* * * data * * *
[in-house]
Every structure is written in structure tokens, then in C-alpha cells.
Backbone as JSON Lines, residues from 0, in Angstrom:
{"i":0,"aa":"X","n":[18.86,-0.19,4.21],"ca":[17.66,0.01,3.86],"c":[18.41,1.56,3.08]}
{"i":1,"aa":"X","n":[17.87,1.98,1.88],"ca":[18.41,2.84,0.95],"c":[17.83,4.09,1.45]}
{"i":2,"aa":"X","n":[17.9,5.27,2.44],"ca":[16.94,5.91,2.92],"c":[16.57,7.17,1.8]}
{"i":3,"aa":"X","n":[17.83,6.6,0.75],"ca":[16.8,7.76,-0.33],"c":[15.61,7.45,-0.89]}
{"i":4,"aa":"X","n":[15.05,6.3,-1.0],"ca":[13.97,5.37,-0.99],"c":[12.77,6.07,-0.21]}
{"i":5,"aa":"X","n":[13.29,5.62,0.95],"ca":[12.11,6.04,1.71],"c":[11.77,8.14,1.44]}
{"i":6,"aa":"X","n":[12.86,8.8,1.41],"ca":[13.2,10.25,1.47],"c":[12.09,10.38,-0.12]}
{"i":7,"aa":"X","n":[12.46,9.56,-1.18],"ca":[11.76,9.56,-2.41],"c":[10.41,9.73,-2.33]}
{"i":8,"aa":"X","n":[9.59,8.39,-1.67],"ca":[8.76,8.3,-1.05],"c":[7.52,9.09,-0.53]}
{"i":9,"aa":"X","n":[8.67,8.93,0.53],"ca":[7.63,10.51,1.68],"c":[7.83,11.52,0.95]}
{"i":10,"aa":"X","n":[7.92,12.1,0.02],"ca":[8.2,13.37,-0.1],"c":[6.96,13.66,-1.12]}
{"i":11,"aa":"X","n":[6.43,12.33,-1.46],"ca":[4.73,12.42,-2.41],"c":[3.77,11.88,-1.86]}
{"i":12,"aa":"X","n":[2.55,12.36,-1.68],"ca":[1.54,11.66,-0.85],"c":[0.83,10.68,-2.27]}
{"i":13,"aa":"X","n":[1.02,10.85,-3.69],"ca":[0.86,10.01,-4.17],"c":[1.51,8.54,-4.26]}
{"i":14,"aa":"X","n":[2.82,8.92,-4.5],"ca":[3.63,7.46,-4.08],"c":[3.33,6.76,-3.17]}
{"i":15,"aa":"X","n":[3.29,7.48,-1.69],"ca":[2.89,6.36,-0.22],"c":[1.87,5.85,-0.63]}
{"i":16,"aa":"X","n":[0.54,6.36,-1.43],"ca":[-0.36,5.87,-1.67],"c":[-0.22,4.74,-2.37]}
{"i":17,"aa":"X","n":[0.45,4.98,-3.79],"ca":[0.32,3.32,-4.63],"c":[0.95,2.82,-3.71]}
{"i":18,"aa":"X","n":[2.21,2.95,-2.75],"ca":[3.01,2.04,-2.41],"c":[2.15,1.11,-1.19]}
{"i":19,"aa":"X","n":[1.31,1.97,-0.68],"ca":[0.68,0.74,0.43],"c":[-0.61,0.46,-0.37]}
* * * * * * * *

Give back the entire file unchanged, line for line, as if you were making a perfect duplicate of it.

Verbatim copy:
[in-house]
Every structure is written in structure tokens, then in C-alpha cells.
Backbone as JSON Lines, residues from 0, in Angstrom:
{"i":0,"aa":"X","n":[18.86,-0.19,4.21],"ca":[17.66,0.01,3.86],"c":[18.41,1.56,3.08]}
{"i":1,"aa":"X","n":[17.87,1.98,1.88],"ca":[18.41,2.84,0.95],"c":[17.83,4.09,1.45]}
{"i":2,"aa":"X","n":[17.9,5.27,2.44],"ca":[16.94,5.91,2.92],"c":[16.57,7.17,1.8]}
{"i":3,"aa":"X","n":[17.83,6.6,0.75],"ca":[16.8,7.76,-0.33],"c":[15.61,7.45,-0.89]}
{"i":4,"aa":"X","n":[15.05,6.3,-1.0],"ca":[13.97,5.37,-0.99],"c":[12.77,6.07,-0.21]}
{"i":5,"aa":"X","n":[13.29,5.62,0.95],"ca":[12.11,6.04,1.71],"c":[11.77,8.14,1.44]}
{"i":6,"aa":"X","n":[12.86,8.8,1.41],"ca":[13.2,10.25,1.47],"c":[12.09,10.38,-0.12]}
{"i":7,"aa":"X","n":[12.46,9.56,-1.18],"ca":[11.76,9.56,-2.41],"c":[10.41,9.73,-2.33]}
{"i":8,"aa":"X","n":[9.59,8.39,-1.67],"ca":[8.76,8.3,-1.05],"c":[7.52,9.09,-0.53]}
{"i":9,"aa":"X","n":[8.67,8.93,0.53],"ca":[7.63,10.51,1.68],"c":[7.83,11.52,0.95]}
{"i":10,"aa":"X","n":[7.92,12.1,0.02],"ca":[8.2,13.37,-0.1],"c":[6.96,13.66,-1.12]}
{"i":11,"aa":"X","n":[6.43,12.33,-1.46],"ca":[4.73,12.42,-2.41],"c":[3.77,11.88,-1.86]}
{"i":12,"aa":"X","n":[2.55,12.36,-1.68],"ca":[1.54,11.66,-0.85],"c":[0.83,10.68,-2.27]}
{"i":13,"aa":"X","n":[1.02,10.85,-3.69],"ca":[0.86,10.01,-4.17],"c":[1.51,8.54,-4.26]}
{"i":14,"aa":"X","n":[2.82,8.92,-4.5],"ca":[3.63,7.46,-4.08],"c":[3.33,6.76,-3.17]}
{"i":15,"aa":"X","n":[3.29,7.48,-1.69],"ca":[2.89,6.36,-0.22],"c":[1.87,5.85,-0.63]}
{"i":16,"aa":"X","n":[0.54,6.36,-1.43],"ca":[-0.36,5.87,-1.67],"c":[-0.22,4.74,-2.37]}
{"i":17,"aa":"X","n":[0.45,4.98,-3.79],"ca":[0.32,3.32,-4.63],"c":[0.95,2.82,-3.71]}
{"i":18,"aa":"X","n":[2.21,2.95,-2.75],"ca":[3.01,2.04,-2.41],"c":[2.15,1.11,-1.19]}
{"i":19,"aa":"X","n":[1.31,1.97,-0.68],"ca":[0.68,0.74,0.43],"c":[-0.61,0.46,-0.37]}